Vitamin K supplementation delays postmenopausal bone loss. High doses of Vitamin K2 (45-90 mg/day) in combination with vitamin D3 (320 IU/day) and calcium (500 mg/day) in postmenopausal women between 50 and 60 years reduced bone loss at the femoral neck by 35% to 40% compared to a control group. This happened in a period of 3 years. It is stated that if these effects continued over decades, lifelong supplementation could postpone fractures by up to 10 years.6

The combined supplementation of vitamin K2 and D3 and calcium at dietary relevant levels also improved bone mass density at the trabecular bone and indicated that the equivalent supplementation in patients with osteoporosis may be beneficial.6 The oral osteoporosis treatment dose is 45 mg of vitamin K2 daily.6

Although vitamin D3 has been known as the bone vitamin because it puts the osteocalcin gene into action and acts swiftly on bones, the slower acting vitamin K2 has been recognized as being just as important for bone maintenance. The human skeleton is fully replaced every 8 to 10 years with good, dense bones, and these two vitamins have a big role in the process.

Mylodysplastic syndromes (MDS) is a disorder related to leukemia, but unlike leukemia, MDS cells can be induced to develop into mature normal cells, and that is where vitamin K shows its role. Vitamin K treatment of bone marrow cells from patients with MDS strongly induces apoptosis of the diseased cells. Vitamin K2 also induces MDS cells to differentiate into healthy white blood cells, even when full-blown leukemia has developed. The combination of vitamin K2 and vitamin D3 achieved good differentiation in a laboratory study of leukemic cells, suggesting that it might be effective therapy for both MDS and leukemia. The oral dose for MDS is 45 to 90 mg of vitamin K2 analogue MK-4 daily.7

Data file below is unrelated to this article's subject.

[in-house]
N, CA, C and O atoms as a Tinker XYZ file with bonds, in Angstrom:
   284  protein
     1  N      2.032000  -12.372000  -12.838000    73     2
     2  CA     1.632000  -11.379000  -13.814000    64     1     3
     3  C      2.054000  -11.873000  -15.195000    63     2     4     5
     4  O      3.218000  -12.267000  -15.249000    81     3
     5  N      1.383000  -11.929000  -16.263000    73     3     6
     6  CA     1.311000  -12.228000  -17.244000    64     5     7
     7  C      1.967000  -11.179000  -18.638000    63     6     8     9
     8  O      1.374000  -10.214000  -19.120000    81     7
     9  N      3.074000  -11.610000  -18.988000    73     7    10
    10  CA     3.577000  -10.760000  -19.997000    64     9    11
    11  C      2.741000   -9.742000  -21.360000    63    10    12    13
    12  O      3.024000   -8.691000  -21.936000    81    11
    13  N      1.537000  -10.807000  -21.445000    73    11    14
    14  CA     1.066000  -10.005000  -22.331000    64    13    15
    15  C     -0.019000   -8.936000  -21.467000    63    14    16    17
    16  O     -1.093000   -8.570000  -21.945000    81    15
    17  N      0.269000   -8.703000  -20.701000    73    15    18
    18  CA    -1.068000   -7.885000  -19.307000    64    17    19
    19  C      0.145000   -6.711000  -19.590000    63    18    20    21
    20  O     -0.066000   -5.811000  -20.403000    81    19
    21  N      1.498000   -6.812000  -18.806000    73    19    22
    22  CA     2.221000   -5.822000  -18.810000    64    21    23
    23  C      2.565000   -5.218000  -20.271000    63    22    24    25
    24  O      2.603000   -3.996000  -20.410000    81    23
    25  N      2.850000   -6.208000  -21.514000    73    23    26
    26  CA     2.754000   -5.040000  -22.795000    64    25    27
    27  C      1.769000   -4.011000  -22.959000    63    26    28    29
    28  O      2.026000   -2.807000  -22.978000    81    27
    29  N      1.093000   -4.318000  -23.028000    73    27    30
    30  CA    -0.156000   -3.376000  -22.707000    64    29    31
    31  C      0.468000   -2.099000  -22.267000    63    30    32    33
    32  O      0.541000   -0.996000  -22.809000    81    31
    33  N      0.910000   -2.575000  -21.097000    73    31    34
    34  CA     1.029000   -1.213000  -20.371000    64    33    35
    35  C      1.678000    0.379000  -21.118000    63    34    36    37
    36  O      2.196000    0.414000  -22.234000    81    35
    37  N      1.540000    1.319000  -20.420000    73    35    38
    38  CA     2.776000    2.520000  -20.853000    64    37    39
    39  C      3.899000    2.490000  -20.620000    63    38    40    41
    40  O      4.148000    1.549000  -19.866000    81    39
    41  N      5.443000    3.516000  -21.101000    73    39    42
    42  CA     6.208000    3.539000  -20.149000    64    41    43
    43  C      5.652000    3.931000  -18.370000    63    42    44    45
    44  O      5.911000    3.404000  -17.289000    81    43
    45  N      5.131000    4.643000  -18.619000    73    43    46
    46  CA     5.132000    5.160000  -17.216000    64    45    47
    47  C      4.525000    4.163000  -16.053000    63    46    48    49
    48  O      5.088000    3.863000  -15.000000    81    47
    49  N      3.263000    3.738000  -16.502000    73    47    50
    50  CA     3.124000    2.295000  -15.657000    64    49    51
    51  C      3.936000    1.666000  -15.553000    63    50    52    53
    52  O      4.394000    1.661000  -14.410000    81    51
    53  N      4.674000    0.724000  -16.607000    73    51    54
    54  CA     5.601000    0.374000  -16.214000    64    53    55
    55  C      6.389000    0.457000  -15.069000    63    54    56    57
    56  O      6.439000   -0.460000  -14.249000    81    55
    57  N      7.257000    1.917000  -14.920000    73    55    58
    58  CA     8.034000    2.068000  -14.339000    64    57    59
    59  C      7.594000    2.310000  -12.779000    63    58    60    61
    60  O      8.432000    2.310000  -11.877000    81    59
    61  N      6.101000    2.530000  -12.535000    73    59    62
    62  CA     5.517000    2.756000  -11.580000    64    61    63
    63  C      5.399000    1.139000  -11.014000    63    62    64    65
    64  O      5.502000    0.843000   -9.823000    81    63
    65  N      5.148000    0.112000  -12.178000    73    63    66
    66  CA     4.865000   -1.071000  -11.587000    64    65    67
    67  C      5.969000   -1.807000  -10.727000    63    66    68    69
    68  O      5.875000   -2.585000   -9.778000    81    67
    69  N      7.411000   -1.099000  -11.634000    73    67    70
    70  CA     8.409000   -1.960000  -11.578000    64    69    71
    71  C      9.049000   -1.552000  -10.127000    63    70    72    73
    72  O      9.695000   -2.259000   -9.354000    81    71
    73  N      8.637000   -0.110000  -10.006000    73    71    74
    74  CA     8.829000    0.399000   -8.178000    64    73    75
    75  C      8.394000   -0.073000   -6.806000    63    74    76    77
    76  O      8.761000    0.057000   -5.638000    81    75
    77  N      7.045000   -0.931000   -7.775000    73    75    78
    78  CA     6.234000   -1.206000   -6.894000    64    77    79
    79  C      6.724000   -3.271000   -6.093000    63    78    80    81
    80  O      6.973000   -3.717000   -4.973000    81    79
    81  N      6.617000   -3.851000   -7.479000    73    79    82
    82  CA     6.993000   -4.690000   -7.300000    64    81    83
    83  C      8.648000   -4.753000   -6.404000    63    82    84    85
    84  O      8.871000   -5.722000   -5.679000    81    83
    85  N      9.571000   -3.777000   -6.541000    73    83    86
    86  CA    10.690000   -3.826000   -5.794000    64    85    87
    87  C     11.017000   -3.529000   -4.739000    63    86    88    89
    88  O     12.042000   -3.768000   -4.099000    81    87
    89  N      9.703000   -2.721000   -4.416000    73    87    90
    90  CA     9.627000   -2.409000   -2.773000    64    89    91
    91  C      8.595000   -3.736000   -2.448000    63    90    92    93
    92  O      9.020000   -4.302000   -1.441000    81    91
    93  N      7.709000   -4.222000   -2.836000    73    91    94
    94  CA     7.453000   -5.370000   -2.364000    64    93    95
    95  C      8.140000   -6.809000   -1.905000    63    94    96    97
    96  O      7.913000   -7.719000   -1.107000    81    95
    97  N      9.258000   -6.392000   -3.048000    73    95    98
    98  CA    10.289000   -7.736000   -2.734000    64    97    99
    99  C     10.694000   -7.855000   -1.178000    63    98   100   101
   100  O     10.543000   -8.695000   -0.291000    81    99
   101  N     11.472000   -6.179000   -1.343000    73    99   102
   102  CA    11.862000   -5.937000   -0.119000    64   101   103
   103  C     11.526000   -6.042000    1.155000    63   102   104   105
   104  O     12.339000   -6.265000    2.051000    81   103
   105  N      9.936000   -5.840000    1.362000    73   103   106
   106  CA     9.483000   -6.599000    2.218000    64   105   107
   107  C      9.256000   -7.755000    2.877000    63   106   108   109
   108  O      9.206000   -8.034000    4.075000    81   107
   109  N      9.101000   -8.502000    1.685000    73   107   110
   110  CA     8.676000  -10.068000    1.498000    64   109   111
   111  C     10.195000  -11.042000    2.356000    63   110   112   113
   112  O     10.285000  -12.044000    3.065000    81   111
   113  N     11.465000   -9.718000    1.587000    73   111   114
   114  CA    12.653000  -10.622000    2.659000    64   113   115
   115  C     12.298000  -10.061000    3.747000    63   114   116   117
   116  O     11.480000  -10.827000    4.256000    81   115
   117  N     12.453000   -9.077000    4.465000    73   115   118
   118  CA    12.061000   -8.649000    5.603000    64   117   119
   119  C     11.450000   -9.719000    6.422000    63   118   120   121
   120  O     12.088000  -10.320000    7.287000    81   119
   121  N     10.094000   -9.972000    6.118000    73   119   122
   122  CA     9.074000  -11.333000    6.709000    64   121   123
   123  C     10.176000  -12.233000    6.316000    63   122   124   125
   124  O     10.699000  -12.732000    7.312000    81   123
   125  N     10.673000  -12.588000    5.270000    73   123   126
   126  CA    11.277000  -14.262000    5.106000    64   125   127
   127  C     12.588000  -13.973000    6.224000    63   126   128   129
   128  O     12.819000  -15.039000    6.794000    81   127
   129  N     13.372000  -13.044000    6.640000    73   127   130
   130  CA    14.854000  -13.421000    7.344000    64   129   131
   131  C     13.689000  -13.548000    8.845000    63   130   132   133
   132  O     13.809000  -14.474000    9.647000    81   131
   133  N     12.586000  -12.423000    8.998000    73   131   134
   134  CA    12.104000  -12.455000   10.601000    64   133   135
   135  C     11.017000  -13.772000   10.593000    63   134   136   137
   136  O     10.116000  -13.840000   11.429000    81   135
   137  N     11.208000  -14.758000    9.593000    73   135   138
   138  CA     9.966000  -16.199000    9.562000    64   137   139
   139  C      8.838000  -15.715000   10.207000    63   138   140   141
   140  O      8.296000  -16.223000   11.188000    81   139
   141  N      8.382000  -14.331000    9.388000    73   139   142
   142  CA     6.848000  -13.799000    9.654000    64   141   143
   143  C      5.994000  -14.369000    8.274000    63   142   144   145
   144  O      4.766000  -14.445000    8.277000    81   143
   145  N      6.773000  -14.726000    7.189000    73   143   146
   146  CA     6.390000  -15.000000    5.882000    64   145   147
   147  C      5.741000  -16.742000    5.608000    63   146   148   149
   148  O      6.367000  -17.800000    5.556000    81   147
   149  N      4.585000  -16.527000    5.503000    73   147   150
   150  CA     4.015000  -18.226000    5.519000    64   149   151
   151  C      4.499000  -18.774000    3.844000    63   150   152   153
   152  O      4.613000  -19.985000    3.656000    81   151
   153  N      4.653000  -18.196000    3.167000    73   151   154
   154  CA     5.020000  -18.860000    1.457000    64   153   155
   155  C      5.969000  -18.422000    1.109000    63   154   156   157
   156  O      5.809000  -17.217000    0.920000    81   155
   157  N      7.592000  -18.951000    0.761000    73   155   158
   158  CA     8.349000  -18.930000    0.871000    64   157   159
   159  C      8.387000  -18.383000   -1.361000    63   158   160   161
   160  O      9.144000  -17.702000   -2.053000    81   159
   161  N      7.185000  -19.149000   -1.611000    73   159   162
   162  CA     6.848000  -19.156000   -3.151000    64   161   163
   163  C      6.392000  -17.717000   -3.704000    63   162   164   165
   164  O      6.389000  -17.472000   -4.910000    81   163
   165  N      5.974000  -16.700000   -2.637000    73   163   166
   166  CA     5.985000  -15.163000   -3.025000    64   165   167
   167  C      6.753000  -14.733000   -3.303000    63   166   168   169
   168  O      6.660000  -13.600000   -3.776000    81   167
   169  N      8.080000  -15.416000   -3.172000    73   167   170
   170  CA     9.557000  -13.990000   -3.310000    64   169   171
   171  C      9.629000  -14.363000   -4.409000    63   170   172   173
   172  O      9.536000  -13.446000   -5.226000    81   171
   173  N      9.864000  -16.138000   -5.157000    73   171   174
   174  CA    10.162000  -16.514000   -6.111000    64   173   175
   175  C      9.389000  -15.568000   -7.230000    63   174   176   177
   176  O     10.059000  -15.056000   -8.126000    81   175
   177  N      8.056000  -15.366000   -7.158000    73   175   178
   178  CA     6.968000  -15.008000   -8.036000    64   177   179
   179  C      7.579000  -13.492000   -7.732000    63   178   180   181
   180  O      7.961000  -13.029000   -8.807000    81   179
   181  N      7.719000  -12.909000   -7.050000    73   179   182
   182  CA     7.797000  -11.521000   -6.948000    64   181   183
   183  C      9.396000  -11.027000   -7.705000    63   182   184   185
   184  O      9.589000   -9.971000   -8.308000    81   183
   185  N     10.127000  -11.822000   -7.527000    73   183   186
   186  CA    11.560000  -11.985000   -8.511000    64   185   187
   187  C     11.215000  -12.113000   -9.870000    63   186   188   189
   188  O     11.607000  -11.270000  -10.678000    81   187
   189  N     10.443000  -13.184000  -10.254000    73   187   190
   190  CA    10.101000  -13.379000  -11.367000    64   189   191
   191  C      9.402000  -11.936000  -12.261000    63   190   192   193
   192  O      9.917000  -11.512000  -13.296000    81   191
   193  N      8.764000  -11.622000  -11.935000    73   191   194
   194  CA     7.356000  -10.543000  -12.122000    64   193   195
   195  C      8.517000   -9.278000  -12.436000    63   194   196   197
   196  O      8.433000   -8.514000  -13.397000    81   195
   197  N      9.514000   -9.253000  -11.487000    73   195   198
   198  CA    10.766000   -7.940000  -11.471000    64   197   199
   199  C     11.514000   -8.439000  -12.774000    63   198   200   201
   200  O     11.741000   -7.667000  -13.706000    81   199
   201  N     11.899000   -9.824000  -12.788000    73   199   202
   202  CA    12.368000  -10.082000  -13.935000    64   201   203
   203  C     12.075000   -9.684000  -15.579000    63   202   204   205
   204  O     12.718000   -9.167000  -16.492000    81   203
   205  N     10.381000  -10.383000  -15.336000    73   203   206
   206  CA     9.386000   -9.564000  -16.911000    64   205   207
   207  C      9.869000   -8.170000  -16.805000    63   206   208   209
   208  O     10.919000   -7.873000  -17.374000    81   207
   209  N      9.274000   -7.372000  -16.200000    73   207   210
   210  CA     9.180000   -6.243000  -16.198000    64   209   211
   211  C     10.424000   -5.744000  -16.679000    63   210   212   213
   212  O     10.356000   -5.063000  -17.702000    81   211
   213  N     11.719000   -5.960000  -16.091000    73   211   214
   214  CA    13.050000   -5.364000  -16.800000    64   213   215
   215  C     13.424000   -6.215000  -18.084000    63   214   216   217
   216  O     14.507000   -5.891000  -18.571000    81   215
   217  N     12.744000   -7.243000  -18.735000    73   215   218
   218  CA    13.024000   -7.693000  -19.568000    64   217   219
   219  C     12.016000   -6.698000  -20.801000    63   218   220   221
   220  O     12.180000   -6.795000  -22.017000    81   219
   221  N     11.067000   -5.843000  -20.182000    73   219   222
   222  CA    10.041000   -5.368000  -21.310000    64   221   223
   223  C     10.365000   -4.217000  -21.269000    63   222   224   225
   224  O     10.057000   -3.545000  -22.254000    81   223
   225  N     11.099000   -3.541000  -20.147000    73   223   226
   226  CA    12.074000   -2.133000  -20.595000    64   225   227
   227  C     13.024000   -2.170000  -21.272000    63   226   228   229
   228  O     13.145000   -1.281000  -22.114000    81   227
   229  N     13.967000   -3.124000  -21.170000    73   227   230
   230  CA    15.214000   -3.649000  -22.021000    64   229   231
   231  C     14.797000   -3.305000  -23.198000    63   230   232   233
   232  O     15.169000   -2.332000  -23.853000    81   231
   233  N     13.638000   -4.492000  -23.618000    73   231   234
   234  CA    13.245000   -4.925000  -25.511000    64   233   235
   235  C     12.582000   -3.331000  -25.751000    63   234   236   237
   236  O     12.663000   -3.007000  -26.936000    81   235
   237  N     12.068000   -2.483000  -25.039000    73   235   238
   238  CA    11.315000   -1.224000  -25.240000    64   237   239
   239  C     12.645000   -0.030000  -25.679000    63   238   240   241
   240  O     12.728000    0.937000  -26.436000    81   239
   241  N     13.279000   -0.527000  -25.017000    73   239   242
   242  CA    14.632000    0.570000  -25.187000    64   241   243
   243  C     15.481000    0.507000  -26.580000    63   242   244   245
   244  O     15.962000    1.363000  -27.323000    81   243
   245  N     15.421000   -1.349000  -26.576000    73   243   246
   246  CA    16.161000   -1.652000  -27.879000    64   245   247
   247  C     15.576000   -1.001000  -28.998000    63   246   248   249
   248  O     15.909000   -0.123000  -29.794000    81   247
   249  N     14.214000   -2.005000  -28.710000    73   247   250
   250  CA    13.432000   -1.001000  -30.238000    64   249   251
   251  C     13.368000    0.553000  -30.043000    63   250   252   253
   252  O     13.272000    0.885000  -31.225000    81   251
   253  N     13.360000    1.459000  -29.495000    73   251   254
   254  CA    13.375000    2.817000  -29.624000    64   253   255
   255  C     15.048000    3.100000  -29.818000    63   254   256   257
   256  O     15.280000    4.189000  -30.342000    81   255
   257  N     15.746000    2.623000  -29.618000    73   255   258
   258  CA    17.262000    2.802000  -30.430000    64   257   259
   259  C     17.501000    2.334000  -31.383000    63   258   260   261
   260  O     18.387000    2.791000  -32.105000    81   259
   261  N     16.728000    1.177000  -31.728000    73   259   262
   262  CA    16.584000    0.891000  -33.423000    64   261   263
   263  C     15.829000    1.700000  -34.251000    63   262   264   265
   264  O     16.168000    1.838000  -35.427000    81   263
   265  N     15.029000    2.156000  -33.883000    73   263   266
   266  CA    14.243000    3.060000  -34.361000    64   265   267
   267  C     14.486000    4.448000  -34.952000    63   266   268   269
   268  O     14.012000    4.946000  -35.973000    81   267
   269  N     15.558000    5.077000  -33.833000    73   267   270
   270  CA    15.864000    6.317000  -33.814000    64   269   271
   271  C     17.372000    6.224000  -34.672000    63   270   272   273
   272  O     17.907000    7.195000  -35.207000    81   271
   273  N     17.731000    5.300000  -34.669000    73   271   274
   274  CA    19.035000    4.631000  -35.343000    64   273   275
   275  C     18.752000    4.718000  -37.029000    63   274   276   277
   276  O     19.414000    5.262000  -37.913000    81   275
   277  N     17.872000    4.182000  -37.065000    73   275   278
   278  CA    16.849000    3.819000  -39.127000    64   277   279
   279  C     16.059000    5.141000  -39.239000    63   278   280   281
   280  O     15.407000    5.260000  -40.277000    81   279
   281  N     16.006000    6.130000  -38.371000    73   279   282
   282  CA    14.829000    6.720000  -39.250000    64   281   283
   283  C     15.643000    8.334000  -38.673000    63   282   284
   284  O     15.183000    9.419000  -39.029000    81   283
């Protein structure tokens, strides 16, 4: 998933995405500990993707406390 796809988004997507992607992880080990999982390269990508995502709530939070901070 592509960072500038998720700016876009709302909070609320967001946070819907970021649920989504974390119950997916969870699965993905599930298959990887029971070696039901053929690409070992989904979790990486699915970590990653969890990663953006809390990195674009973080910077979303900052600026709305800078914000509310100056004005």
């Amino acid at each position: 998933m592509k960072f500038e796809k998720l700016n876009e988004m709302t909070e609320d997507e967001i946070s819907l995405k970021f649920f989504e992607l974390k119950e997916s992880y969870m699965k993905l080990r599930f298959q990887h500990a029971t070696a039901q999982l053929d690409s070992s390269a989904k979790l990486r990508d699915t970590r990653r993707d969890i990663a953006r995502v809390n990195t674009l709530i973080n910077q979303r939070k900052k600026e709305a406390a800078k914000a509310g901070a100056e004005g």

Vitamin K3 (Menadione): Vitamin K3 (2-methyl-1,4-naphthoquinone) is a structural precursor of vitamins K1 and K2, which are essential for blood clotting. Menadione is a synthetic chemical compound sometimes used as a nutritional supplement because of its vitamin K activity. Despite the fact that it can serve as a precursor to various types of vitamin K, menadione is generally not used as a nutritional supplement in economically developed countries. Menadione for human use at pharmaceutical strength is available in some countries with large lower income populations. Large doses of menadione have been reported to cause adverse outcomes including hemolytic anemia due to deficiency of the G6PD enzyme, neonatal brain or liver damage, or neonatal death in some rare cases. In the United States, menadione supplements are banned by the FDA because of their potential toxicity.8